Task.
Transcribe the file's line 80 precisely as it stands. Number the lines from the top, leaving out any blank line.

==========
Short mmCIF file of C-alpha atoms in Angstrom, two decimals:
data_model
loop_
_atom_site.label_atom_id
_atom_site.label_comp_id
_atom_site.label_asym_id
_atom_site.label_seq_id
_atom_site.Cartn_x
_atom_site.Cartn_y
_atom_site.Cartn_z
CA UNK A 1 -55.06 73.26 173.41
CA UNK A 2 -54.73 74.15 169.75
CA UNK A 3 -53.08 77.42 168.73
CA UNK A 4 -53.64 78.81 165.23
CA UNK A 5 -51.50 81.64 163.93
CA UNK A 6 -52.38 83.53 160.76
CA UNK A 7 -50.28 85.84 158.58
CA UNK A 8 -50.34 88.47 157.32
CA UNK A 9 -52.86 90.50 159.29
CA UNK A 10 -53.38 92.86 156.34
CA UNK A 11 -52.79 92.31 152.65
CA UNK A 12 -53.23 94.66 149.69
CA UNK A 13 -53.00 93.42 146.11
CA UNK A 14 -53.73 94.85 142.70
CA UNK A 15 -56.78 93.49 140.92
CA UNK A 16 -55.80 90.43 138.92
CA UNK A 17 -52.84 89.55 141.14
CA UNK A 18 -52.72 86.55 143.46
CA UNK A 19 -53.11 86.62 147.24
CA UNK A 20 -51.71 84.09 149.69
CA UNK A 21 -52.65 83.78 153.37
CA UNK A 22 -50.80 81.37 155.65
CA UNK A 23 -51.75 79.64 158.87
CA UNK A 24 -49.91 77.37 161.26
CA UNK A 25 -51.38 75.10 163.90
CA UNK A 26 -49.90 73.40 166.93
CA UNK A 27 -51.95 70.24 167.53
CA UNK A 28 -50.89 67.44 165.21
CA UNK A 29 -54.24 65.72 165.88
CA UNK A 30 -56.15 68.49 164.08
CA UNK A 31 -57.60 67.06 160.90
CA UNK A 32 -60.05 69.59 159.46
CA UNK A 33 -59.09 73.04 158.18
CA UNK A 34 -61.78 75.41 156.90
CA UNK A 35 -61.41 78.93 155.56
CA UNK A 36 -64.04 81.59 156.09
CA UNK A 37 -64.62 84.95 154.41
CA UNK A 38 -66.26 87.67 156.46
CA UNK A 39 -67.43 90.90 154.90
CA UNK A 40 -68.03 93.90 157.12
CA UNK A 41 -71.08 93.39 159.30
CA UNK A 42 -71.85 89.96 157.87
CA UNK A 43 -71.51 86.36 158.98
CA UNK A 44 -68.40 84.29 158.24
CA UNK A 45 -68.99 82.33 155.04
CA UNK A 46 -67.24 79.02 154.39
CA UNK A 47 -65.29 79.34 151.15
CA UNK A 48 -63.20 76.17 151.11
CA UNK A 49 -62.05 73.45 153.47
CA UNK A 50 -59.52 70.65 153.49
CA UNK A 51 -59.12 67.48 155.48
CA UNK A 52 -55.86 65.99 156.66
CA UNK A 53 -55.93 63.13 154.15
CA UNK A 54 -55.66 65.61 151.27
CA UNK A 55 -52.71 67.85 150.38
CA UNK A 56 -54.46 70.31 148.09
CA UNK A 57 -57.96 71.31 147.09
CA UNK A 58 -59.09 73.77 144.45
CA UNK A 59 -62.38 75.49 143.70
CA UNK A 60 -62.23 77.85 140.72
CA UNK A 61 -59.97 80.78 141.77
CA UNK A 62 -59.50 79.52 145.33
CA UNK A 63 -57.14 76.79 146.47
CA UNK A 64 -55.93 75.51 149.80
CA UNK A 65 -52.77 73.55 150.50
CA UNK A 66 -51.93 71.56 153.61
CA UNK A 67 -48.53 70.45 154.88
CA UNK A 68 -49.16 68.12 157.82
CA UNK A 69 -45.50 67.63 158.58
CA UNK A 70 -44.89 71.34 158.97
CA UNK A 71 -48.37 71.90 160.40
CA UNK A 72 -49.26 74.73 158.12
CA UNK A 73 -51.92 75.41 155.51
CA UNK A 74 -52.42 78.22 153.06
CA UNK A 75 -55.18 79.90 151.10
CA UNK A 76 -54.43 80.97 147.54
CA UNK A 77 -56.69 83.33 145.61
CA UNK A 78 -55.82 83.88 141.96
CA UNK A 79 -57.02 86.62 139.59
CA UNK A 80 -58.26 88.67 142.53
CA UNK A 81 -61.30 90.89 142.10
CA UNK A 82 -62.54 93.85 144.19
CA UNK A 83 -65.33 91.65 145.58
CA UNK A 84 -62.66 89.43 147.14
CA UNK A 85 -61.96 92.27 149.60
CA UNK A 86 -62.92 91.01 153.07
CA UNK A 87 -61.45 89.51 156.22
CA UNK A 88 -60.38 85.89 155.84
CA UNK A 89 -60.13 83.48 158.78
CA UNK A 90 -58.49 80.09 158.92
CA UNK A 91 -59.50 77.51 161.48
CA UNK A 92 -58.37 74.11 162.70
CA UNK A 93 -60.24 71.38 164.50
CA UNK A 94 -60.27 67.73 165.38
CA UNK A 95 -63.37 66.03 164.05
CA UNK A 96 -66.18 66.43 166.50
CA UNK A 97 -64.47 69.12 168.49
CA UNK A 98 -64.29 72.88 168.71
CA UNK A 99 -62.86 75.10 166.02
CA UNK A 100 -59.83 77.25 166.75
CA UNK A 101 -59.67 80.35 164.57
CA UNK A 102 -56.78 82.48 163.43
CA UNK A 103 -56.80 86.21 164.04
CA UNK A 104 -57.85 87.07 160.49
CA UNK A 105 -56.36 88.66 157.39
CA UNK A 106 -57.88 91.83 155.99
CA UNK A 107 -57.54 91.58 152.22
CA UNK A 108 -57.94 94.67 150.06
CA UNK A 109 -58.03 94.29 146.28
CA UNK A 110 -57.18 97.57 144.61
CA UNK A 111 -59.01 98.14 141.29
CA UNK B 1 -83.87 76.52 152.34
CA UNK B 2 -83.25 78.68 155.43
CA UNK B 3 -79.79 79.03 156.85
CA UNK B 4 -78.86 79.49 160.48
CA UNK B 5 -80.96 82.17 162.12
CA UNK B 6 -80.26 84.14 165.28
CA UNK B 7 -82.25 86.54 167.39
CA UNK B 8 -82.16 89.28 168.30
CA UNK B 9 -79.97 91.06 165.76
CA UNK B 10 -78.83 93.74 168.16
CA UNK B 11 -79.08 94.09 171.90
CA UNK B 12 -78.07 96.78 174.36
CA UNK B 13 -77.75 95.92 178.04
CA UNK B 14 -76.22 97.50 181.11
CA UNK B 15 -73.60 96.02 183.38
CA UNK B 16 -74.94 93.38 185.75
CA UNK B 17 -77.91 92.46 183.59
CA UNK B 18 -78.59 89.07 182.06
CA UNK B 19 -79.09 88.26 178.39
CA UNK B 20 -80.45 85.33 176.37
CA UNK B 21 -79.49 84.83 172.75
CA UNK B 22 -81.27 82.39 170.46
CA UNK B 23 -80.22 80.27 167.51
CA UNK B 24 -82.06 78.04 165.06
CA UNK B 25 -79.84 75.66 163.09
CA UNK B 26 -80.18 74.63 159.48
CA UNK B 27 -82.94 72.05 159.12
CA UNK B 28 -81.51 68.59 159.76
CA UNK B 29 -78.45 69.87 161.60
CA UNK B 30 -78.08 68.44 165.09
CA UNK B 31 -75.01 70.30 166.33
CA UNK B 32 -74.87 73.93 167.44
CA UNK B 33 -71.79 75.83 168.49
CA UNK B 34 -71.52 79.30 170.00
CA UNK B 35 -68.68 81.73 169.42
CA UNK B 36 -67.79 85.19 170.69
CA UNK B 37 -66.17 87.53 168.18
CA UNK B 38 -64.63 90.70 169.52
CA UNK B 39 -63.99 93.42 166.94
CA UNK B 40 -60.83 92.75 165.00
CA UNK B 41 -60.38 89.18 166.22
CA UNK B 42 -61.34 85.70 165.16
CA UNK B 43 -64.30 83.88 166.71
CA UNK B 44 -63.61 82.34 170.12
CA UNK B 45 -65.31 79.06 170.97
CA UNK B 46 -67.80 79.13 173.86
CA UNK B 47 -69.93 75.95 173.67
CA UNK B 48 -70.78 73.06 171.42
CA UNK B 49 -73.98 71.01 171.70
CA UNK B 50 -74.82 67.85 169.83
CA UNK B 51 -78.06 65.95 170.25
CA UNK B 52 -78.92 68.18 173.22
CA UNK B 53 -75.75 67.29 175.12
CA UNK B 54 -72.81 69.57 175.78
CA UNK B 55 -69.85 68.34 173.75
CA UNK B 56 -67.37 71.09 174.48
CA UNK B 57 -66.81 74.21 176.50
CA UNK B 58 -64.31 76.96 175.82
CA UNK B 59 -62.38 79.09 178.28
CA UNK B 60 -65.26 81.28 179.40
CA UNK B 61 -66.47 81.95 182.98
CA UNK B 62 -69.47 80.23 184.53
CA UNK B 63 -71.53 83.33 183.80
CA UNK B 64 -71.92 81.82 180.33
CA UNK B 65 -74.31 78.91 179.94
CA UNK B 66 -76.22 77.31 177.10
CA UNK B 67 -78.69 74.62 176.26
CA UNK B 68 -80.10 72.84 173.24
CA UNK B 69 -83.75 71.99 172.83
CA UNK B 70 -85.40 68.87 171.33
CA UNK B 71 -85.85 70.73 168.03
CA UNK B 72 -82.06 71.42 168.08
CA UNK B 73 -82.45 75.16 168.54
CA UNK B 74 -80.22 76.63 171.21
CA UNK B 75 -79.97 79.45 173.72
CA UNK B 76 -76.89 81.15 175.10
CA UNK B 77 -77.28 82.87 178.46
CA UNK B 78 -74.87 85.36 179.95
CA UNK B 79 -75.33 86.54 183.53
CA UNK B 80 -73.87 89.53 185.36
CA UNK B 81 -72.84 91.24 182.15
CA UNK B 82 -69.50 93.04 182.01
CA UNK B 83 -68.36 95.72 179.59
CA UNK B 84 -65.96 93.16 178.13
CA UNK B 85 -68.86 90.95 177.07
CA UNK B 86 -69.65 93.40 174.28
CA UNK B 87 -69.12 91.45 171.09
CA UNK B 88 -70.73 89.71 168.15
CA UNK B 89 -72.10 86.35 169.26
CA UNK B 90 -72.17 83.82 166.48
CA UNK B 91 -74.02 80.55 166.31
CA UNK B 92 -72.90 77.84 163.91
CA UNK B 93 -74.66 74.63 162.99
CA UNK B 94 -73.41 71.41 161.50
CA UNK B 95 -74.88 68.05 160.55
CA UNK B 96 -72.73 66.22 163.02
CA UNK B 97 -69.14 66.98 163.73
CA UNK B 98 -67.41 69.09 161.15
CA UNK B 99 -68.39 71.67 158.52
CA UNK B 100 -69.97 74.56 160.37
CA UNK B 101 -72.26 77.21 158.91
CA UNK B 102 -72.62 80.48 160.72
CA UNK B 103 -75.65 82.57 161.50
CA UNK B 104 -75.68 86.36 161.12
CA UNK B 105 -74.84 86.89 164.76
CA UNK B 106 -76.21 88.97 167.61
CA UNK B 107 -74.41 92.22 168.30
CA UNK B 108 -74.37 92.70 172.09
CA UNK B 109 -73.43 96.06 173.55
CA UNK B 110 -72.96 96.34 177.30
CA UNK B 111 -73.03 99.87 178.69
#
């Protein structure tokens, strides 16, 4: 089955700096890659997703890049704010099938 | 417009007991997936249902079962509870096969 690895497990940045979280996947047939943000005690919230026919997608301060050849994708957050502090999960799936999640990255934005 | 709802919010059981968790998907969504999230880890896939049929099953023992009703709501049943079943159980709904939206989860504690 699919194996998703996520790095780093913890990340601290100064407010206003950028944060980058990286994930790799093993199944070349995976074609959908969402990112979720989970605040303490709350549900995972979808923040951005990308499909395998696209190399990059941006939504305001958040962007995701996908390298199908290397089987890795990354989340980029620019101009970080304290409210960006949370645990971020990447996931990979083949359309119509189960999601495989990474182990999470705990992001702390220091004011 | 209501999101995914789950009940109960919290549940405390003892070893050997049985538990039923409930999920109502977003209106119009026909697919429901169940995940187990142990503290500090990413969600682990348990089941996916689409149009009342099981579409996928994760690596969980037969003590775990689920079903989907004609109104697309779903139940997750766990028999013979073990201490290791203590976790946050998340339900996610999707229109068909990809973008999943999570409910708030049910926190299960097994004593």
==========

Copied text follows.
CA UNK A 70 -44.89 71.34 158.97